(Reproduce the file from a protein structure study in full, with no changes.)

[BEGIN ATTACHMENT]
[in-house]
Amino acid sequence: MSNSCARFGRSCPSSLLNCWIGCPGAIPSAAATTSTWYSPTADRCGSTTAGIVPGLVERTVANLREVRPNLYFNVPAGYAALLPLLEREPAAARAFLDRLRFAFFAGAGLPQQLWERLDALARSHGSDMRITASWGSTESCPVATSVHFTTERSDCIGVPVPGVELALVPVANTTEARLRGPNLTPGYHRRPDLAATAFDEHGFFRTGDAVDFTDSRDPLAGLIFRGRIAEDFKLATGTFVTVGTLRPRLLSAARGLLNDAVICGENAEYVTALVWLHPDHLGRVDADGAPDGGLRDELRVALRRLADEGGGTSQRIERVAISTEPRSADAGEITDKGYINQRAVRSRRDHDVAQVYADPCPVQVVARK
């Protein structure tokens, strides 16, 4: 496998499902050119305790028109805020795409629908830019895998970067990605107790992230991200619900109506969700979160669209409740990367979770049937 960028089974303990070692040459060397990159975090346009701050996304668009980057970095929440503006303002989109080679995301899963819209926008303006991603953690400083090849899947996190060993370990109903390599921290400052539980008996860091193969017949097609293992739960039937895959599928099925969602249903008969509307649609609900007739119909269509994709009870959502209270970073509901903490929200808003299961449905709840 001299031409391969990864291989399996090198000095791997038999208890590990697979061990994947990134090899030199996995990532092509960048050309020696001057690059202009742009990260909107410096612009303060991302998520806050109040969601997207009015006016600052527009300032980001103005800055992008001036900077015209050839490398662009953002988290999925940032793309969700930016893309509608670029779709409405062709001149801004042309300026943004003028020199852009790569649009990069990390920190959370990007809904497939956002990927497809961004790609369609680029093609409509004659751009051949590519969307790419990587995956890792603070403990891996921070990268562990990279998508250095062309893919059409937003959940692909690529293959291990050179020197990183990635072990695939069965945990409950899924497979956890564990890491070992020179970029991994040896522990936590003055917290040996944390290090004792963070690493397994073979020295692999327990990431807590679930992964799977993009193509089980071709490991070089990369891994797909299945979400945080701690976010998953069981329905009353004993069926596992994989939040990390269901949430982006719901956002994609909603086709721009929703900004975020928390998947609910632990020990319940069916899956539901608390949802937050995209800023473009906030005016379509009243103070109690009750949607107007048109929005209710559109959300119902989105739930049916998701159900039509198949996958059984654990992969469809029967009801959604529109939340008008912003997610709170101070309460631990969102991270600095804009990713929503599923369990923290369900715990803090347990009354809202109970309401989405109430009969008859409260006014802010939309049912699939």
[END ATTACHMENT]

[in-house]
Amino acid sequence: MSNSCARFGRSCPSSLLNCWIGCPGAIPSAAATTSTWYSPTADRCGSTTAGIVPGLVERTVANLREVRPNLYFNVPAGYAALLPLLEREPAAARAFLDRLRFAFFAGAGLPQQLWERLDALARSHGSDMRITASWGSTESCPVATSVHFTTERSDCIGVPVPGVELALVPVANTTEARLRGPNLTPGYHRRPDLAATAFDEHGFFRTGDAVDFTDSRDPLAGLIFRGRIAEDFKLATGTFVTVGTLRPRLLSAARGLLNDAVICGENAEYVTALVWLHPDHLGRVDADGAPDGGLRDELRVALRRLADEGGGTSQRIERVAISTEPRSADAGEITDKGYINQRAVRSRRDHDVAQVYADPCPVQVVARK
């Protein structure tokens, strides 16, 4: 496998499902050119305790028109805020795409629908830019895998970067990605107790992230991200619900109506969700979160669209409740990367979770049937 960028089974303990070692040459060397990159975090346009701050996304668009980057970095929440503006303002989109080679995301899963819209926008303006991603953690400083090849899947996190060993370990109903390599921290400052539980008996860091193969017949097609293992739960039937895959599928099925969602249903008969509307649609609900007739119909269509994709009870959502209270970073509901903490929200808003299961449905709840 001299031409391969990864291989399996090198000095791997038999208890590990697979061990994947990134090899030199996995990532092509960048050309020696001057690059202009742009990260909107410096612009303060991302998520806050109040969601997207009015006016600052527009300032980001103005800055992008001036900077015209050839490398662009953002988290999925940032793309969700930016893309509608670029779709409405062709001149801004042309300026943004003028020199852009790569649009990069990390920190959370990007809904497939956002990927497809961004790609369609680029093609409509004659751009051949590519969307790419990587995956890792603070403990891996921070990268562990990279998508250095062309893919059409937003959940692909690529293959291990050179020197990183990635072990695939069965945990409950899924497979956890564990890491070992020179970029991994040896522990936590003055917290040996944390290090004792963070690493397994073979020295692999327990990431807590679930992964799977993009193509089980071709490991070089990369891994797909299945979400945080701690976010998953069981329905009353004993069926596992994989939040990390269901949430982006719901956002994609909603086709721009929703900004975020928390998947609910632990020990319940069916899956539901608390949802937050995209800023473009906030005016379509009243103070109690009750949607107007048109929005209710559109959300119902989105739930049916998701159900039509198949996958059984654990992969469809029967009801959604529109939340008008912003997610709170101070309460631990969102991270600095804009990713929503599923369990923290369900715990803090347990009354809202109970309401989405109430009969008859409260006014802010939309049912699939």